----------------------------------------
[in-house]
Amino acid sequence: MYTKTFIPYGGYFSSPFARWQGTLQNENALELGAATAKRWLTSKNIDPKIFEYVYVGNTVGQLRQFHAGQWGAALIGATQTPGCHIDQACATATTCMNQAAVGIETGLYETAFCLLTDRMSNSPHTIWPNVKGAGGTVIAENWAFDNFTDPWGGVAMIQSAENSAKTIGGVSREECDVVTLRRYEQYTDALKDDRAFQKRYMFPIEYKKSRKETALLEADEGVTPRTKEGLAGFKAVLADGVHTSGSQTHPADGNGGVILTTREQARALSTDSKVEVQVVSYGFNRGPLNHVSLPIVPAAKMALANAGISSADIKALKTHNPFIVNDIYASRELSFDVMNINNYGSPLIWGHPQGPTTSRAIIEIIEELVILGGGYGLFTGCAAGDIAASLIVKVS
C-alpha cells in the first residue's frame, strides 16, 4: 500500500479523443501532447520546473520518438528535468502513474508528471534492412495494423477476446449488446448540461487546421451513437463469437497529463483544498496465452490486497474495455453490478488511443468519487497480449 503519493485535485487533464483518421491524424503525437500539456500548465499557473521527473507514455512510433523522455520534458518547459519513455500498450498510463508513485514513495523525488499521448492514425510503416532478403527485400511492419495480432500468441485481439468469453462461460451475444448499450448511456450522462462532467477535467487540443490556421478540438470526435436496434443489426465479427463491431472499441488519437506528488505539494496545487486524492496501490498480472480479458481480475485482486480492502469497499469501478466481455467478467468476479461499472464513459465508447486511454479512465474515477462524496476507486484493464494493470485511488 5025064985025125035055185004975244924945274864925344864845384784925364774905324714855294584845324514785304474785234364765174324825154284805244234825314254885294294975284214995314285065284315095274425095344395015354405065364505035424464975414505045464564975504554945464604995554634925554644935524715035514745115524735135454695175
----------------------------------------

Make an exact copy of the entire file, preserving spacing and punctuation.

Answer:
[in-house]
Amino acid sequence: MYTKTFIPYGGYFSSPFARWQGTLQNENALELGAATAKRWLTSKNIDPKIFEYVYVGNTVGQLRQFHAGQWGAALIGATQTPGCHIDQACATATTCMNQAAVGIETGLYETAFCLLTDRMSNSPHTIWPNVKGAGGTVIAENWAFDNFTDPWGGVAMIQSAENSAKTIGGVSREECDVVTLRRYEQYTDALKDDRAFQKRYMFPIEYKKSRKETALLEADEGVTPRTKEGLAGFKAVLADGVHTSGSQTHPADGNGGVILTTREQARALSTDSKVEVQVVSYGFNRGPLNHVSLPIVPAAKMALANAGISSADIKALKTHNPFIVNDIYASRELSFDVMNINNYGSPLIWGHPQGPTTSRAIIEIIEELVILGGGYGLFTGCAAGDIAASLIVKVS
C-alpha cells in the first residue's frame, strides 16, 4: 500500500479523443501532447520546473520518438528535468502513474508528471534492412495494423477476446449488446448540461487546421451513437463469437497529463483544498496465452490486497474495455453490478488511443468519487497480449 503519493485535485487533464483518421491524424503525437500539456500548465499557473521527473507514455512510433523522455520534458518547459519513455500498450498510463508513485514513495523525488499521448492514425510503416532478403527485400511492419495480432500468441485481439468469453462461460451475444448499450448511456450522462462532467477535467487540443490556421478540438470526435436496434443489426465479427463491431472499441488519437506528488505539494496545487486524492496501490498480472480479458481480475485482486480492502469497499469501478466481455467478467468476479461499472464513459465508447486511454479512465474515477462524496476507486484493464494493470485511488 5025064985025125035055185004975244924945274864925344864845384784925364774905324714855294584845324514785304474785234364765174324825154284805244234825314254885294294975284214995314285065284315095274425095344395015354405065364505035424464975414505045464564975504554945464604995554634925554644935524715035514745115524735135454695175